“So when is the Catholic Church finally going to update all its teachings on sexuality?”

That was the challenging question posed to me in the aisle on a flight home recently. The man had watched a film series on TV that I had been a part of, so when he saw me while boarding the plane, he stopped to ask if we could talk.

“I love the show,” he said. “I’m learning so much, and I’m not even Catholic! I’m a Methodist. I had some questions about the Catholic faith. When we get up in the air, could we talk?”

I agreed, assuming he had simple questions about Mary and the Bible, or confession or the Mass. “It will be fun to help him out,” I thought to myself.

Little did I know what I was getting myself into.

After our plane leveled off at 38,000 feet, he tapped me on the shoulder to talk. The other travelers were immersed in reading or working on their laptops, oblivious to our theological conversation — oblivious until he dropped the bomb on me with his question about the Church’s teachings on sex.

Immediately, everyone put down what they were doing and looked up at me, wondering how I’d respond. I, too, was wondering how to respond — but I didn’t get the chance. For several minutes, he pressed me on how all other Christian denominations have gotten with the times; how the Catholic Church’s teachings on sex are archaic, oppressive and inhuman; how people should be free to express love the way they want to; how the Church should be more open-minded. He was friendly, but intense and relentless with his questions.

Finally, I sensed I needed to jump in and stop the tirade for a moment:

“Excuse me,” I said with a smile. “Do you know why the Catholic Church teaches what it does about sex? And do you know why it’s always going to teach what it teaches about sex? It’s because the Catholic Church loves people!”

That’s not what he was expecting.

“I am blessed to work with thousands of college students and young adults around the country in various schools and ministries,” I continued. “And these young people are very familiar with the ideas you’re describing — ideas from the sexual revolution. They’ve grown up with these ideas from the culture.

“They’ve experimented with casual sex, the hook-up culture, free-flowing relationships. And it’s not working for them. It has left them empty and wounded. They describe the fears and insecurities they have in dating relationships … the pain and heartache in their lives ... how they have felt used … how they have felt let down … how they have become disillusioned.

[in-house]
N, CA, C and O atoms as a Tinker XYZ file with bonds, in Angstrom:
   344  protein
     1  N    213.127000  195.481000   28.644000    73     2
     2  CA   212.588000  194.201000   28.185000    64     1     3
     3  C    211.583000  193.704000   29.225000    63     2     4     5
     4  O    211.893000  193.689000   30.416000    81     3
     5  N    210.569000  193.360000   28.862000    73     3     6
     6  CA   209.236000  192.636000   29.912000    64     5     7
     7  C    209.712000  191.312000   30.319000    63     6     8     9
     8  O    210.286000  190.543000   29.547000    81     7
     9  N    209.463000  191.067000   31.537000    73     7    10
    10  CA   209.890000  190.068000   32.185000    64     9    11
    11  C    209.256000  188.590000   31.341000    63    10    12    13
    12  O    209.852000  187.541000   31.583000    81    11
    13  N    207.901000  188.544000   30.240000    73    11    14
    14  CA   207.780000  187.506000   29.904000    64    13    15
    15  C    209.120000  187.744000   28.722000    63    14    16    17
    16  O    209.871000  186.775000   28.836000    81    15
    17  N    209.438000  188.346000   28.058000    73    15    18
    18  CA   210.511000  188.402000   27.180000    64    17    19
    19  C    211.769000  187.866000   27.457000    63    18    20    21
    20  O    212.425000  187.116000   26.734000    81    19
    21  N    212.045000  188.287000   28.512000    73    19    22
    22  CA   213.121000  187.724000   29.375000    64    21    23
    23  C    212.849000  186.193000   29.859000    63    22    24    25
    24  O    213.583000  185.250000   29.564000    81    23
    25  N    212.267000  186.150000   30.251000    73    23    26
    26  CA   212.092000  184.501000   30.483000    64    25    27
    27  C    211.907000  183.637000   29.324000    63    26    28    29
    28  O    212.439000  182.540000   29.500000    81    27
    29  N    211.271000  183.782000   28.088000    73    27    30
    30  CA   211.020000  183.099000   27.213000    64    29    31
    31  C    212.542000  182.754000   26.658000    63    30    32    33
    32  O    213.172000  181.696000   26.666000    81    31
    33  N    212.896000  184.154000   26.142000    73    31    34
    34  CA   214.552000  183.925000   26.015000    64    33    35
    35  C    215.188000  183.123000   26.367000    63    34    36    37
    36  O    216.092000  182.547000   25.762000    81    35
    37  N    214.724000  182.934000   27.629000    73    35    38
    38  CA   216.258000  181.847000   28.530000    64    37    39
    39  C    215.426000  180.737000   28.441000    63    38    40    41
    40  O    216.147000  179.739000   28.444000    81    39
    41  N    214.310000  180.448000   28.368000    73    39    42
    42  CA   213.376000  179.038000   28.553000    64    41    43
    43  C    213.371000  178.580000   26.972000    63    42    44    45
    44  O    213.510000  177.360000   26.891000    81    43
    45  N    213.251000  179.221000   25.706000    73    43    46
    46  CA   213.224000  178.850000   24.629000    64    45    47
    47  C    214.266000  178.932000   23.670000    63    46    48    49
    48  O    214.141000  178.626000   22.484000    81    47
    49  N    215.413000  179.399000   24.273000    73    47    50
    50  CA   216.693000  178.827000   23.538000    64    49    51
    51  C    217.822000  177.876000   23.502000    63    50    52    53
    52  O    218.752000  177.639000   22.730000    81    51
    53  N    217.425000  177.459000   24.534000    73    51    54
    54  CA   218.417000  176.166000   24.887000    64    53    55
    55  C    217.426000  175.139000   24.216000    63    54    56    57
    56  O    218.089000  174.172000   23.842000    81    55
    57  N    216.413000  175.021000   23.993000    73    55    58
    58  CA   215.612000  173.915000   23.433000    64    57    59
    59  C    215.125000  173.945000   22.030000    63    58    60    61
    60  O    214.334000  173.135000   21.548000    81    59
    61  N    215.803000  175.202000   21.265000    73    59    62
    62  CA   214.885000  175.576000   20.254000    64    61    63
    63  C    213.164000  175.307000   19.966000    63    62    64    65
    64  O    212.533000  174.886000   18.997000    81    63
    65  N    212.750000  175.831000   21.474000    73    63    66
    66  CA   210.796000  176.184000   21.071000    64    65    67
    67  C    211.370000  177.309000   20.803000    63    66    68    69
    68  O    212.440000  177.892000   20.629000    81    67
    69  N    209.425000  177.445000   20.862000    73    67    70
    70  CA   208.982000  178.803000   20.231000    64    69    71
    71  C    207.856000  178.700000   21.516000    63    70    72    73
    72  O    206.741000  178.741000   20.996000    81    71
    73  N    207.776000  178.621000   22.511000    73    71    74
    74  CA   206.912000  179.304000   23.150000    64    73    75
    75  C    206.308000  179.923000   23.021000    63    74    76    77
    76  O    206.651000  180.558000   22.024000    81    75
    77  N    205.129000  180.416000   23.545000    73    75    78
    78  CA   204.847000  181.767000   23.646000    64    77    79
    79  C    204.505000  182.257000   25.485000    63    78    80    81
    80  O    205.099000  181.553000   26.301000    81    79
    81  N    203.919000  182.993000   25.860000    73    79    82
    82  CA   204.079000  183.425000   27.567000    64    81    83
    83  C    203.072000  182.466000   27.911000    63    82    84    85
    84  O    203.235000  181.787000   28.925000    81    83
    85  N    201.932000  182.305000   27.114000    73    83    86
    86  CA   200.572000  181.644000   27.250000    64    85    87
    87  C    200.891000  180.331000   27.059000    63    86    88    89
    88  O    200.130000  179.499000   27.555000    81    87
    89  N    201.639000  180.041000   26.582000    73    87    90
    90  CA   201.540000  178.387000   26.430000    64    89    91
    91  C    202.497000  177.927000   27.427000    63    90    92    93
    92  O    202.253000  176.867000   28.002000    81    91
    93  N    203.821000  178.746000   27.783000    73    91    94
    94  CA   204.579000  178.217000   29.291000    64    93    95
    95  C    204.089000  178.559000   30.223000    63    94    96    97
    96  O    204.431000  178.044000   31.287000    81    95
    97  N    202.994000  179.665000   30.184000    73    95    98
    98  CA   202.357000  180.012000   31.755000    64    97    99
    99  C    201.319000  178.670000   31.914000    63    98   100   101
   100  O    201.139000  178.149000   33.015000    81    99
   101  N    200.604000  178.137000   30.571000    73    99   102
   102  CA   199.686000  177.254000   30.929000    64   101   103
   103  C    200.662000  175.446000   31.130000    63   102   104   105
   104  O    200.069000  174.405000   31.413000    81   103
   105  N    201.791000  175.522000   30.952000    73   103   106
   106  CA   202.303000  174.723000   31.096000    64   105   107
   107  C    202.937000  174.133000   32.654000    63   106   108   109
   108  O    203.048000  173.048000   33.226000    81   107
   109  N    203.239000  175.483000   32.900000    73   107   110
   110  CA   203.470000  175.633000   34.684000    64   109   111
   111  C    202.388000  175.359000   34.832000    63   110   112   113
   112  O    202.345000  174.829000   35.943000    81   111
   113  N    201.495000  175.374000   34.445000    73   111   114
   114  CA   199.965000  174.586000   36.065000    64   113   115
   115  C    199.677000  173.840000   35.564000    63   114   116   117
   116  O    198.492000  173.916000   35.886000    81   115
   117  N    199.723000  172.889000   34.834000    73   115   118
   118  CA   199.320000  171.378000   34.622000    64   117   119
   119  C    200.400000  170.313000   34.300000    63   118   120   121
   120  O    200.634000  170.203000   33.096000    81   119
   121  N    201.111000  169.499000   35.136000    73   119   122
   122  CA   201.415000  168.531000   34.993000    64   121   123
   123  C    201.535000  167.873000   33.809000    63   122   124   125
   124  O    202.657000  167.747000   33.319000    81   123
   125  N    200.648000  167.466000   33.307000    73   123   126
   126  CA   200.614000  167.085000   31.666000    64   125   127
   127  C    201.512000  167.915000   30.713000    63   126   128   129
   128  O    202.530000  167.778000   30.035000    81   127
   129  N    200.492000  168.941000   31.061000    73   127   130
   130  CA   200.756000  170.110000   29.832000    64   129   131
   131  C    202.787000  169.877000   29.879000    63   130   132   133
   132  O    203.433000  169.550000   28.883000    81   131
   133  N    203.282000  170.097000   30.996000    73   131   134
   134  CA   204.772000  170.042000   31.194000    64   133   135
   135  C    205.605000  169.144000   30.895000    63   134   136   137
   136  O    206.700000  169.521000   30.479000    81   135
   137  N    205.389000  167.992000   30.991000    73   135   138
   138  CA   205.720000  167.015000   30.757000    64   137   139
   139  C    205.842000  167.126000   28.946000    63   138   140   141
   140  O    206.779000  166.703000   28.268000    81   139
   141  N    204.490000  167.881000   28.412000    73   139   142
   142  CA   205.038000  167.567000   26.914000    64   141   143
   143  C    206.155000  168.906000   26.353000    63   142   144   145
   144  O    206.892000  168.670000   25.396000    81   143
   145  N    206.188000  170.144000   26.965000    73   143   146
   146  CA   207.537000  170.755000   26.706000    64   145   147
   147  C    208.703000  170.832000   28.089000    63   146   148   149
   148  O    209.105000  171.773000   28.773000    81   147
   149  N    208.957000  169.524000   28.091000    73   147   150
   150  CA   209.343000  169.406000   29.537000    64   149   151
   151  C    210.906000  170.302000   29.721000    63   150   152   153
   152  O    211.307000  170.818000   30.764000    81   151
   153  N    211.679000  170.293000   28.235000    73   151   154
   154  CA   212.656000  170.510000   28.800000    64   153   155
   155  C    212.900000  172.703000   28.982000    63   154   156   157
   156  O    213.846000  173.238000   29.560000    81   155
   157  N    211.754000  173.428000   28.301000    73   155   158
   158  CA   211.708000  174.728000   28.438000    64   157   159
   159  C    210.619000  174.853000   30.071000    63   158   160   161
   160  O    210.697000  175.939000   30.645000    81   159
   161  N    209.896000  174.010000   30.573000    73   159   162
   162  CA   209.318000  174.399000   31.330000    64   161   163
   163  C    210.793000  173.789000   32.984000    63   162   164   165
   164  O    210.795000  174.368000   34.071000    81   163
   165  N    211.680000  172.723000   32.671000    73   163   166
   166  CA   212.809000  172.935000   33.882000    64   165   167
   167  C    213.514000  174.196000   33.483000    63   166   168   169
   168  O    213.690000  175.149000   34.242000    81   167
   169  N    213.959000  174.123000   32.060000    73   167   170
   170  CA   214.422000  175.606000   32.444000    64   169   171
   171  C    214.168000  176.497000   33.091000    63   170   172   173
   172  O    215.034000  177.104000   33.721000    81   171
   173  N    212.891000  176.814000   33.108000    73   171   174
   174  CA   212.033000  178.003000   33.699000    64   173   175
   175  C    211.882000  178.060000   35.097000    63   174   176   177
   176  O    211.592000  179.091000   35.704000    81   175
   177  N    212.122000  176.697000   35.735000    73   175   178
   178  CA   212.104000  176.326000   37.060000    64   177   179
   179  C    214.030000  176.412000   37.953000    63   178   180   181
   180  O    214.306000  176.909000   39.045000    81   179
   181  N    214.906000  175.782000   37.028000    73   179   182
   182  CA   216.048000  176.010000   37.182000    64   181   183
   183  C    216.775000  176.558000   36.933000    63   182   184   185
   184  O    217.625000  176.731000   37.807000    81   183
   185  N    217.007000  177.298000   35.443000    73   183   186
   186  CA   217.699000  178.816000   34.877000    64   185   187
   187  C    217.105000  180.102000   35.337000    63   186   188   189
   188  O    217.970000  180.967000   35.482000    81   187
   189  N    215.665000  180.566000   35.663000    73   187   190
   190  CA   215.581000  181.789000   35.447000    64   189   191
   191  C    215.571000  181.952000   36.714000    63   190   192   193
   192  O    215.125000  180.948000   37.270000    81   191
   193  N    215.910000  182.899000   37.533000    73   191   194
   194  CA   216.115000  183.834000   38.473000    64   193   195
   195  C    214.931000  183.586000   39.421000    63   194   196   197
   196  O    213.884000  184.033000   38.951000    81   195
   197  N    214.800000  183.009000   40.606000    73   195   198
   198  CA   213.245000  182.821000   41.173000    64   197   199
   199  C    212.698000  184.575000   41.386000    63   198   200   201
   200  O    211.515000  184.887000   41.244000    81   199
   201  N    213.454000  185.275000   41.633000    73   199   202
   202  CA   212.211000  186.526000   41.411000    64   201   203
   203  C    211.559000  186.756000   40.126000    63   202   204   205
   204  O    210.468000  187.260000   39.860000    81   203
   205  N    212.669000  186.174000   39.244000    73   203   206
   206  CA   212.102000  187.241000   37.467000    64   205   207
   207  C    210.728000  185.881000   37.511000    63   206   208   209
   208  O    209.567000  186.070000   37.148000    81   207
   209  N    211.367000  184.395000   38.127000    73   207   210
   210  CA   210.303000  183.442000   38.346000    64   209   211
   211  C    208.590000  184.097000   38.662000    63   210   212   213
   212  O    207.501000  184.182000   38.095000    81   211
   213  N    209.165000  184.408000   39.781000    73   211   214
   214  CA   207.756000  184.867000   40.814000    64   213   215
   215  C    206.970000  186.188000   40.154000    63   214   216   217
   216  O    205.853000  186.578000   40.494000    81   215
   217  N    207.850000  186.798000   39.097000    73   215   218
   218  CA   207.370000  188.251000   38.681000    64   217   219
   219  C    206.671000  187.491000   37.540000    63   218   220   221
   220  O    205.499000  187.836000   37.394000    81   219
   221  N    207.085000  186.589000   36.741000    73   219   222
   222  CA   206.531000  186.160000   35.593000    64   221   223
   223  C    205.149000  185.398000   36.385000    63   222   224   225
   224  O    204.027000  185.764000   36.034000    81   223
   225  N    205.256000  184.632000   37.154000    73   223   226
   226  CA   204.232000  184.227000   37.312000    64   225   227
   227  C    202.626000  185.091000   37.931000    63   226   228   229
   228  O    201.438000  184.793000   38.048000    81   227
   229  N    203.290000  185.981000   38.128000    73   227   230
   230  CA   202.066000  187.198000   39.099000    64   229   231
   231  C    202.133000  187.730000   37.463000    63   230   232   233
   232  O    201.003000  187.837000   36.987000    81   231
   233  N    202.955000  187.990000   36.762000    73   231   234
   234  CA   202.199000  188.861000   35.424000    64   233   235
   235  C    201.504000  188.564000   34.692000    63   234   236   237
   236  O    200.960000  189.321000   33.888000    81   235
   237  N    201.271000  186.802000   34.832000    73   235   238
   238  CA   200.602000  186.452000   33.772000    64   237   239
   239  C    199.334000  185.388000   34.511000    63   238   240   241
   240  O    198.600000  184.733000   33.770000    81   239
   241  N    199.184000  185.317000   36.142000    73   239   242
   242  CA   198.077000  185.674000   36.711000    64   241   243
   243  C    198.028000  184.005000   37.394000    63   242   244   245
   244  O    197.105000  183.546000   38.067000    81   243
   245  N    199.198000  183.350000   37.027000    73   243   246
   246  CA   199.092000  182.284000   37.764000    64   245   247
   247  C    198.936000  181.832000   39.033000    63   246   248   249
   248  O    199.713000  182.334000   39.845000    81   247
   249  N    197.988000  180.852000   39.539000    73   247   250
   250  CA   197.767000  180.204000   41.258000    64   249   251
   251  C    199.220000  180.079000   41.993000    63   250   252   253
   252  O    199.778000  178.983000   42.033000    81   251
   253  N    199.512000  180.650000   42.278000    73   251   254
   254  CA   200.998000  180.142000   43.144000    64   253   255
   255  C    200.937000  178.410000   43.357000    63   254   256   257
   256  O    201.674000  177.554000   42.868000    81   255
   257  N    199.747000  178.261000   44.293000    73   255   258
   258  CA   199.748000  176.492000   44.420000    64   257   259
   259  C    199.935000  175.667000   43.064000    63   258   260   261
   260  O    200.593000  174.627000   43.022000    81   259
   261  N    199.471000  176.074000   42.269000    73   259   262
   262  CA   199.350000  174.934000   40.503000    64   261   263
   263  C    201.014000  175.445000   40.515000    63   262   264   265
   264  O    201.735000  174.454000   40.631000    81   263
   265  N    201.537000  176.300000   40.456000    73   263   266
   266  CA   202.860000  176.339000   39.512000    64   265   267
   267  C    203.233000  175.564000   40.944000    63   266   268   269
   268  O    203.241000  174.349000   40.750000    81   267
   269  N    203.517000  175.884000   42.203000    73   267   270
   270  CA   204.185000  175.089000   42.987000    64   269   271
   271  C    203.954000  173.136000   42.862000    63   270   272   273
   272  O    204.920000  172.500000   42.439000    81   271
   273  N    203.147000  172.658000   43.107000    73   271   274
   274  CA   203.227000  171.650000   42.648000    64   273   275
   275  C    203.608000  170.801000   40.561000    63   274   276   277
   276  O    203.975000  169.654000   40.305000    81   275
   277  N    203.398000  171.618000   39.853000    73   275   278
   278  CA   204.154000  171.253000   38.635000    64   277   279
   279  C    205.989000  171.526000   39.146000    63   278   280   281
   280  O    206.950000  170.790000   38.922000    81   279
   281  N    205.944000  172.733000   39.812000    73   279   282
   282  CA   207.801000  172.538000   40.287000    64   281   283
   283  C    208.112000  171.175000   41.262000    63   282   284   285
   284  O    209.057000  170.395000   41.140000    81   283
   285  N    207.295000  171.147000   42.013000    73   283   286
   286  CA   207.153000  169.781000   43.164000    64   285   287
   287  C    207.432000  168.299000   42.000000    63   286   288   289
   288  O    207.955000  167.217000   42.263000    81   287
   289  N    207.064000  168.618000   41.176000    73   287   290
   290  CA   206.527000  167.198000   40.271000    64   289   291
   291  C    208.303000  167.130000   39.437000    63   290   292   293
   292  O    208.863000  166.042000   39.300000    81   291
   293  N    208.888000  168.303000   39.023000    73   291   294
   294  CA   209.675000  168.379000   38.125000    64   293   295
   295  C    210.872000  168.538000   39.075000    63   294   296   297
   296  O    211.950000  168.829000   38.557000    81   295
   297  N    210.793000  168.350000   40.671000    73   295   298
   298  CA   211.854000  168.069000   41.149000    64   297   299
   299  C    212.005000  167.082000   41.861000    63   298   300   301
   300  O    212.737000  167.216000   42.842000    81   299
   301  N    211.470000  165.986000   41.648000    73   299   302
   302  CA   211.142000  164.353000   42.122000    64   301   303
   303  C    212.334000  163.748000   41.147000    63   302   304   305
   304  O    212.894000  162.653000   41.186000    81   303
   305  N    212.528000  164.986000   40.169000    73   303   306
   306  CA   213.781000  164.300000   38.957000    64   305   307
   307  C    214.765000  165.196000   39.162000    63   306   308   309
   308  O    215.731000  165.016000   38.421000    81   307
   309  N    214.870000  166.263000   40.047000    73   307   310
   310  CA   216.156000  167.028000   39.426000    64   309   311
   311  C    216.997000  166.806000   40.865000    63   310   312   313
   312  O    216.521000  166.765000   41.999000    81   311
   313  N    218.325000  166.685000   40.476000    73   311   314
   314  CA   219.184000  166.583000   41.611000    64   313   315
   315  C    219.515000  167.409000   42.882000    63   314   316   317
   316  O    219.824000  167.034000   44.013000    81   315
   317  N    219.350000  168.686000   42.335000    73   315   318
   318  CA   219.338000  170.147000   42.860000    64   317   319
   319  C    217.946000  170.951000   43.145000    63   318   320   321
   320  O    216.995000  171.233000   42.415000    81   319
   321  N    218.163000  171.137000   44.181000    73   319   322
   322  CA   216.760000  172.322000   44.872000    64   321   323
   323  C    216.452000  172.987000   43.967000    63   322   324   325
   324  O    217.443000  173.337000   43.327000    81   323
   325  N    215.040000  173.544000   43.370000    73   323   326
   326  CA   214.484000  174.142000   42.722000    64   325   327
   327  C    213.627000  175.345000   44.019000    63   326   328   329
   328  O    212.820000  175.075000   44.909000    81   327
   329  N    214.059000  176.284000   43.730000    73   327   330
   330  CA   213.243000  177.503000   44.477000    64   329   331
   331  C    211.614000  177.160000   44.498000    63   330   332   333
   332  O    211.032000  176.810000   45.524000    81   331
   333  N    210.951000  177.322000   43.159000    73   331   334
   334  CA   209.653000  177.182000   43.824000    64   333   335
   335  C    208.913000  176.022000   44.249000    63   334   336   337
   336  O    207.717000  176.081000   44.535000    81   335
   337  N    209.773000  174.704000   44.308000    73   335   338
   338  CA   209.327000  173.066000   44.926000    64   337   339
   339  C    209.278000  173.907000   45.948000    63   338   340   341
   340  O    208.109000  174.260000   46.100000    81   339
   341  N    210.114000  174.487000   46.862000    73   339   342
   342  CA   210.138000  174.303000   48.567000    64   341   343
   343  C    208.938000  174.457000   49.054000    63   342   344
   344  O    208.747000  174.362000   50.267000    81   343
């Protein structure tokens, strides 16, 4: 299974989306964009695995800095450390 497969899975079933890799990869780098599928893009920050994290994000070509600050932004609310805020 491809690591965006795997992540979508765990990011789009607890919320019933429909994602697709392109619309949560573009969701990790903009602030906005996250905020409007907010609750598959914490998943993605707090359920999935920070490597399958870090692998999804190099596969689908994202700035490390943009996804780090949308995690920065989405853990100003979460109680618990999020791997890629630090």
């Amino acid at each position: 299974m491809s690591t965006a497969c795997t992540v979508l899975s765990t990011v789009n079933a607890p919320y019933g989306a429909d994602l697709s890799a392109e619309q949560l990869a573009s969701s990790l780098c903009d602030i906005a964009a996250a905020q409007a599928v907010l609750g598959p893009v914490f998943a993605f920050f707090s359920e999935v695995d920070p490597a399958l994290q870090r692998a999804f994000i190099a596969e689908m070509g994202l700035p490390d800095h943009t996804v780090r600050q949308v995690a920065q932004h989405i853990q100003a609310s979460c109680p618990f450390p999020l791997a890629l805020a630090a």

“Many of them come from broken homes and have experienced the heartache of divorce. Many of them doubt they will ever find a lasting love. Do we want more of this for the next generation?”

I also discussed with him how fewer and fewer people are getting married today. Many young people say to themselves, “Marriage? Why bother? I have a girlfriend. We get along; we live together; we have good jobs. Why do we need a certificate from some church?”

Many of them have not seen strong marriages modeled in their own families, and they themselves have gone from one hookup to another and one dead-end relationship to another. So the very idea of a lifelong, joyful committed marriage does not even seem possible.

And yet — and this is utterly fascinating — the strong majority of adults in the U.S. still say that one of their main goals in life is to have a happy marriage.

How can that be? If fewer people are bothering with marriage these days, why are so many still saying they hope to have a happy marriage? Because God made them for authentic love, and they still desire that kind of love. They just don’t think a lifelong love is possible.

That’s why we need to proclaim the good news of marriage: The desires young people have for a lasting, committed, total love are good! And they can have their heart’s deepest desires fulfilled — if they follow God’s plan for love and sexuality, not the world’s way.

These are some of the ideas I quickly shared with my Methodist friend at 38,000 feet. I can’t say I convinced him in our short conversation, but our chat made him ponder the issue more and admit there were some things he hadn’t previously considered. And sometimes that’s the best we can do in an initial exchange.

But one thing that is crucial to do in our conversations with relativistic friends is to reframe the discussion. Instead of letting others paint Catholic moral teaching as something negative — something oppressive, judgmental or intolerant — we need to frame each moral teaching within the context of love.

For that’s what all of Christ’s moral teachings are about. The moral law is an expression of God’s love: He made us, he knows how we work, and he loves us so much he gives us the law to show us how to live in a way that will lead to our happiness.

And the moral law helps us grow in love. These aren’t just random rules from our religion. The moral law corresponds to how God made us. It’s the instruction manual for our lives. So whatever the particular moral issue might be — whether it’s about marriage, contraception, care for the poor or abortion — we must always bring out how the moral law helps us to love.

Indeed, law equals love.

Edward Sri is professor of

theology at the Augustine Institute.

This article is based on his latest book and video study program, Who Am I to Judge? Responding to Relativism With Logic and Love (Ignatius Press).

Part 1

Part 2

Part 4: Making judgments vs. judging souls.